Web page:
To enable the Horticulture CRSP Theme of Information Technology, a web-based Knowledge Bank was constructed, with continual additions and improvements. Compiling horticulture knowledge, in cooperation with the Global Horticulture Initiative, the UC Davis International Programs Office, and numerous other established organizations and institutions provides the Horticulture CRSP Annual Report 2010 2 opportunity to access information and solutions to a myriad of needs and opportunities. Platforms for utilization of the Knowledge Bank include Regional Centers of Excellence, being developed in South Asia, Southeast Asia, East Africa, West Africa, and Latin America. Community Development is an essential component to adaptation and adoption of new technologies and application of known information. Newsletters, social networking technologies, and other electronic forms of information dissemination are being used.

Our Theme of Gender Equity is essential to make certain that small holder women farmers are included in all aspects of the Program. Women, who are the primary horticulture farmers in many areas of the developing world, are the primary “clientele” of all Horticulture CRSP projects.

The Theme of ‘Leapfrog’, Innovative Technologies ensure that smallholder farmers have access to the most modern technologies but at an appropriate scale and cost. The “CoolBot” produce cooler, seed drying beads, solar dryers, and orange flesh sweet potato flour are a few examples that were introduced during this first year.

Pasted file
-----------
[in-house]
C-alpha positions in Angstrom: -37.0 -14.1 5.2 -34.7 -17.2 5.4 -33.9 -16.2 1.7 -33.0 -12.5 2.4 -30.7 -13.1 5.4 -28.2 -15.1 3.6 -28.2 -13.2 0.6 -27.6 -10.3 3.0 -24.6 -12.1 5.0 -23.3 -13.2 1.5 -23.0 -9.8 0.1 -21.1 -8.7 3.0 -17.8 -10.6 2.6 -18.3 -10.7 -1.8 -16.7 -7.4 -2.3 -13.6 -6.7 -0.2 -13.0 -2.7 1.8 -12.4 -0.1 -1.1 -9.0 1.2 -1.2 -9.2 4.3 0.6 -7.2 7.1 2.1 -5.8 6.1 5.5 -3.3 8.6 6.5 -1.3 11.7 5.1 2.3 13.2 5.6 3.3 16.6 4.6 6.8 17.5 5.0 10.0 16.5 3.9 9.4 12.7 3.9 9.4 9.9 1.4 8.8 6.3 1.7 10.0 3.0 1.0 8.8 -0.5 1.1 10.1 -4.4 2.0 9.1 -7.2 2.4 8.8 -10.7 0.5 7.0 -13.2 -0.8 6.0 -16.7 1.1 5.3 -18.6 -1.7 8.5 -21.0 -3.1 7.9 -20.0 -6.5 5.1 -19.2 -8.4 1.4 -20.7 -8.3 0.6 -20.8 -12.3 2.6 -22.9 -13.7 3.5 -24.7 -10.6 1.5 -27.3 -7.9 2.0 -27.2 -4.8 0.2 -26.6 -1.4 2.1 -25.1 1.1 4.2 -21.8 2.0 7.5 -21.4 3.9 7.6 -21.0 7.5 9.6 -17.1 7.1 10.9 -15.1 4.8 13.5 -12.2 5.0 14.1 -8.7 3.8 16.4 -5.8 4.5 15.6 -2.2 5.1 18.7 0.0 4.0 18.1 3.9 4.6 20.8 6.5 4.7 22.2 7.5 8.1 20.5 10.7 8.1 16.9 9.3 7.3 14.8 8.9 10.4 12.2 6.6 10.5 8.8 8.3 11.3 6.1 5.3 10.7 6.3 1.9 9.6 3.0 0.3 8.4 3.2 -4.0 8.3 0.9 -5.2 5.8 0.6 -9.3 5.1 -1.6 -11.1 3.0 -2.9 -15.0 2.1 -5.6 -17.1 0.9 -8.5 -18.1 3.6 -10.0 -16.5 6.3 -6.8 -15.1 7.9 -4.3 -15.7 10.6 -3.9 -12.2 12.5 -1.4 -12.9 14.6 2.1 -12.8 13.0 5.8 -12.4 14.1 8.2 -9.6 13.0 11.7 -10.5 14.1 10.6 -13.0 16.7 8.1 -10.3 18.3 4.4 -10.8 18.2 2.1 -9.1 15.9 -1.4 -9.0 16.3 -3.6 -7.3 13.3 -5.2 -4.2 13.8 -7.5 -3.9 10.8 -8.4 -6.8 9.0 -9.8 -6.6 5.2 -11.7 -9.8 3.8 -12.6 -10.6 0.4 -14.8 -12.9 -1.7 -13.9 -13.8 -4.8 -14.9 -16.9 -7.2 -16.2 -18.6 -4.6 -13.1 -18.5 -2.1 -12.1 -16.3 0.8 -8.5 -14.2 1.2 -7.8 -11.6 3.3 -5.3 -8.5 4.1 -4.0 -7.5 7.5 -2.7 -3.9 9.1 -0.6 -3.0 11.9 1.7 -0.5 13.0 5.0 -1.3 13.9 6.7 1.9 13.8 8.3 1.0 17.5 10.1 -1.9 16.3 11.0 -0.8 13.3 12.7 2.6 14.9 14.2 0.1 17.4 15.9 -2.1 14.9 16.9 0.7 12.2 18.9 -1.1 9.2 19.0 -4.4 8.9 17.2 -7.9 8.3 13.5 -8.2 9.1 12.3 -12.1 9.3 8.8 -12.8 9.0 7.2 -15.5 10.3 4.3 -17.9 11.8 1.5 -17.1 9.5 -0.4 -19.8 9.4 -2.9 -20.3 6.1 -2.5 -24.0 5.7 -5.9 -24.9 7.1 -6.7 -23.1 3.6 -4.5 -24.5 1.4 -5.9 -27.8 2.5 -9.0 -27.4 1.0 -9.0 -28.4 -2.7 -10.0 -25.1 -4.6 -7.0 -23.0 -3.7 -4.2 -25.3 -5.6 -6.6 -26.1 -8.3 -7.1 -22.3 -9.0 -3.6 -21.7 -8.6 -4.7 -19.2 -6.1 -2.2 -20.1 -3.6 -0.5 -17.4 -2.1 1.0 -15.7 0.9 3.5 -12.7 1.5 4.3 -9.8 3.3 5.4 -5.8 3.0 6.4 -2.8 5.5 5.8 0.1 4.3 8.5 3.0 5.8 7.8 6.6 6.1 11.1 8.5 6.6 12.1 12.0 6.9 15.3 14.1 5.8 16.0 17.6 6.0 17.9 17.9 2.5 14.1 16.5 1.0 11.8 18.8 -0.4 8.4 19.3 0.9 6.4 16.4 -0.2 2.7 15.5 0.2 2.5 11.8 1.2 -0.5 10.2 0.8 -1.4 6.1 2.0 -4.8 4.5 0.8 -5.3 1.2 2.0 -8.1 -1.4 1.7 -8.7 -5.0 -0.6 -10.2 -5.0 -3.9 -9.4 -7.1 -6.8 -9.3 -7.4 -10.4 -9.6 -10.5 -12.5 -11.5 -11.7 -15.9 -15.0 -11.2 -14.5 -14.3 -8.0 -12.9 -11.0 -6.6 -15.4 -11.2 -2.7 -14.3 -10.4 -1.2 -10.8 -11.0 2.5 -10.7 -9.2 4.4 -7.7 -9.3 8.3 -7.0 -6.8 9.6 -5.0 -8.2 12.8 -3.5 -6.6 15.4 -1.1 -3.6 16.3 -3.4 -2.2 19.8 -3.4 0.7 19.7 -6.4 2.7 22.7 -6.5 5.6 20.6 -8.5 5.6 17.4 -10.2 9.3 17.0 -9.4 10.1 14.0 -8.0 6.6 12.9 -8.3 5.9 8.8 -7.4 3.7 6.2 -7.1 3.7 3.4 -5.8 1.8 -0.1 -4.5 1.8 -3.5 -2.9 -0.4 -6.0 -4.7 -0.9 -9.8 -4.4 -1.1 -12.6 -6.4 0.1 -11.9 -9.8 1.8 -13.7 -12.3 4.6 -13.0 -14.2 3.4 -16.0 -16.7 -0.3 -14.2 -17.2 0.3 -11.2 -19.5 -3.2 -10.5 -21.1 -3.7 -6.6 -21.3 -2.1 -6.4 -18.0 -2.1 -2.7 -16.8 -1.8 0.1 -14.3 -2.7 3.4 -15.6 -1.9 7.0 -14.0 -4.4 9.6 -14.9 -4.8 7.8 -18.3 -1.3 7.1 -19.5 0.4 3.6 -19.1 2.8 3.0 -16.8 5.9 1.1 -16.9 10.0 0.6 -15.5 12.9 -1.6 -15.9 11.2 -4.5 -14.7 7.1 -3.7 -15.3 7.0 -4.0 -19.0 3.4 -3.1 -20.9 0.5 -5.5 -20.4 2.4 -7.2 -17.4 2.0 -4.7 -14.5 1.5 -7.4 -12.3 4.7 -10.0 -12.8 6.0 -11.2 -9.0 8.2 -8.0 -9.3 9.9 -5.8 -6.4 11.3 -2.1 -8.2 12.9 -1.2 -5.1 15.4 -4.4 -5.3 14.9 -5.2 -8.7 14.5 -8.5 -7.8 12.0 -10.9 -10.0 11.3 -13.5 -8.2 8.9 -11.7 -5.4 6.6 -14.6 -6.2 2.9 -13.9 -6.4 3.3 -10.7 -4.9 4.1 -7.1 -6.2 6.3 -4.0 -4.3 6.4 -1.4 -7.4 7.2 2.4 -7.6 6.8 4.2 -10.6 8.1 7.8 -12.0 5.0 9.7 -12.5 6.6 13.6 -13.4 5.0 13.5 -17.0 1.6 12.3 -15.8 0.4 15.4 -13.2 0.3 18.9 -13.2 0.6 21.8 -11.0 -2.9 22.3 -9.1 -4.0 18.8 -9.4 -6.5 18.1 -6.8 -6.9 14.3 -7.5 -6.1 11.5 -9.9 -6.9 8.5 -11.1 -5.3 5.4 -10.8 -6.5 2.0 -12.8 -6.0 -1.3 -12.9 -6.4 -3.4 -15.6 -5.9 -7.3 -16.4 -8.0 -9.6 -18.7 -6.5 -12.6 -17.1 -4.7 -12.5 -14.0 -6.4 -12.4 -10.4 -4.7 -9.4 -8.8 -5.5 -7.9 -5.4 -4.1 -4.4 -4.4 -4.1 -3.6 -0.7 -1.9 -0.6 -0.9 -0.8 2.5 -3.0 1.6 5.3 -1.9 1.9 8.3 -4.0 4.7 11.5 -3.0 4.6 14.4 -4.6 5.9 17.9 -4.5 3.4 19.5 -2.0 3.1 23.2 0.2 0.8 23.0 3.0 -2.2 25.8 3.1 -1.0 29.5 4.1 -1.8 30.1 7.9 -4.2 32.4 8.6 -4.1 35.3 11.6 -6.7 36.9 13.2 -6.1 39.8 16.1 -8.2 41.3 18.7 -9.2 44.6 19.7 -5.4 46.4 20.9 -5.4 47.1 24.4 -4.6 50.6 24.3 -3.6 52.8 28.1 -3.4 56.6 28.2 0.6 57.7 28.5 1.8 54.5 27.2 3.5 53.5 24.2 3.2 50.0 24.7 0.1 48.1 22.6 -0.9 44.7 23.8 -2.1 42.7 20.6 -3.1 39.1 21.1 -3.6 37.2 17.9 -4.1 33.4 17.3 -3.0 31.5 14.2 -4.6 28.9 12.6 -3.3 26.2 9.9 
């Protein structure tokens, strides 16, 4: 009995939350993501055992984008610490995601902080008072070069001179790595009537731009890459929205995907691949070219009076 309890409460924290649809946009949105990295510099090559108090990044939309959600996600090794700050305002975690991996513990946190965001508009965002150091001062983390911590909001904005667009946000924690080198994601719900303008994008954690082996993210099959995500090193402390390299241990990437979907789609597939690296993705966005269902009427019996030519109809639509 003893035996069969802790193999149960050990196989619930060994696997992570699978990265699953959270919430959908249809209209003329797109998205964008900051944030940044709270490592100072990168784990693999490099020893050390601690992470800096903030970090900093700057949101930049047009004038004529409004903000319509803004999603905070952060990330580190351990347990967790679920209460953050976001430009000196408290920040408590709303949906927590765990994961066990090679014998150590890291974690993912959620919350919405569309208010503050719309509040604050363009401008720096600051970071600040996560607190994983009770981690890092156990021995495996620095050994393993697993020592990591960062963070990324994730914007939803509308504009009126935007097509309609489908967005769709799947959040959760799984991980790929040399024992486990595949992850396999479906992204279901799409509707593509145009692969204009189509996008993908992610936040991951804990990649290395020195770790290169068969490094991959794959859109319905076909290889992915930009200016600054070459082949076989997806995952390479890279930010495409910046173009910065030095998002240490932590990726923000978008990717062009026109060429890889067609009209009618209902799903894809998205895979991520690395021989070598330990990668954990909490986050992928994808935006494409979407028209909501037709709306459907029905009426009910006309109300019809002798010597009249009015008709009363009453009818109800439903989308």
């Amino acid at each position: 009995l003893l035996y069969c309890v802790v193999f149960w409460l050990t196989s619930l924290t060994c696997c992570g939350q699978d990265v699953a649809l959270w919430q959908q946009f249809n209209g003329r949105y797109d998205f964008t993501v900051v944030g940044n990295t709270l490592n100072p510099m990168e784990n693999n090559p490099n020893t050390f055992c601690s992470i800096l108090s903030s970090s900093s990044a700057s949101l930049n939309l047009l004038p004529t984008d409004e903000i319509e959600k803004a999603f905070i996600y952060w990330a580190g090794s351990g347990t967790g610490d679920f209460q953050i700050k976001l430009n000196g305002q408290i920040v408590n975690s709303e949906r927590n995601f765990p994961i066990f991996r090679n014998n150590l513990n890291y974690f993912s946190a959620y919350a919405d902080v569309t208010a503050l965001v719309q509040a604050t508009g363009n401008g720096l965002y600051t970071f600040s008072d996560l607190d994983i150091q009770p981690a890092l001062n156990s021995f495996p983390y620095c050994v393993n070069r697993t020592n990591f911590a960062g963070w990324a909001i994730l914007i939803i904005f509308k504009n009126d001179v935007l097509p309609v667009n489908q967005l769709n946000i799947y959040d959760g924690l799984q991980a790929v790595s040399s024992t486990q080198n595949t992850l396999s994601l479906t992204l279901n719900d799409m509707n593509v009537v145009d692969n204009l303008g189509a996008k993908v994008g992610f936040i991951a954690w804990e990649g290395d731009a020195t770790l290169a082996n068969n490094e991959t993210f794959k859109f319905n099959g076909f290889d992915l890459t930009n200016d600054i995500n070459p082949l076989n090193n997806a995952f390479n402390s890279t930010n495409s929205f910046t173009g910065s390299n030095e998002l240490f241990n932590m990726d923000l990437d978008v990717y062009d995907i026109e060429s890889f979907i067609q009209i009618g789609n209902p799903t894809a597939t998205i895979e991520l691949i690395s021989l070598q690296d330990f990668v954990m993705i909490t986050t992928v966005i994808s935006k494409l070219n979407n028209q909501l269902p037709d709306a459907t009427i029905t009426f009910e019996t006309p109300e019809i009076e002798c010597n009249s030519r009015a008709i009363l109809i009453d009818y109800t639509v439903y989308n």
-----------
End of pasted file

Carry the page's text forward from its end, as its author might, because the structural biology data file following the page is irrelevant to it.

The USAID Collaborative Research Support Programs are unique in that they have a strong research component and they emphasize human and institutional “Capacity Building”. Both are foundation components for communities and countries to become self-sufficient in developing, delivering and implementing horticulture information and technologies and not depend upon external inputs indefinitely. Thus, all Horticulture CRSP projects conduct adaptive research in the local communities with local and national collaboration and leadership. All projects include training of graduate students, scientists, academics, farmers, and local leaders. Projects and the technologies developed or used are reviewed for their local success and also their potential to be broadly adapted, scaled, and for long term sustainability. Linkages with the private sector are an important component of this large scale adaptability and long term sustainability.

The Horticulture CRSP is fortunate to have a dedicated and talented Management Entity staff at UC Davis; a combination of experienced and internationally regarded academics, exceptional support staff, and enthusiastic graduate students. Our partner Universities bring a complementary experience in geographic and subject matter as well as a proven long term commitment to international agriculture. The International Advisory Board members bring individual credentials of greatest repute, international experience, academic status, and diverse international backgrounds.

See the whole Annual Report 2009-2010 document for more details, including the sections listed below: 

Theme reports:
  • Innovative Technology
  • Information Access
  • Gender Equity
  • Capacity Building
Immediate Impact Project reports:

The program awarded nearly $2 million to support 15 one-year projects to improve the production and marketing of horticultural crops and products developing countries. The collaborative research effort is responsible for a broad range of activities demonstrating how horticulture can reduce hunger and malnutrition and raise the incomes of the rural poor. Ten universities conducted projects in 20 developing countries. These projects will be completed in spring 2011. 

Annual Report 2009-2010 (PDF)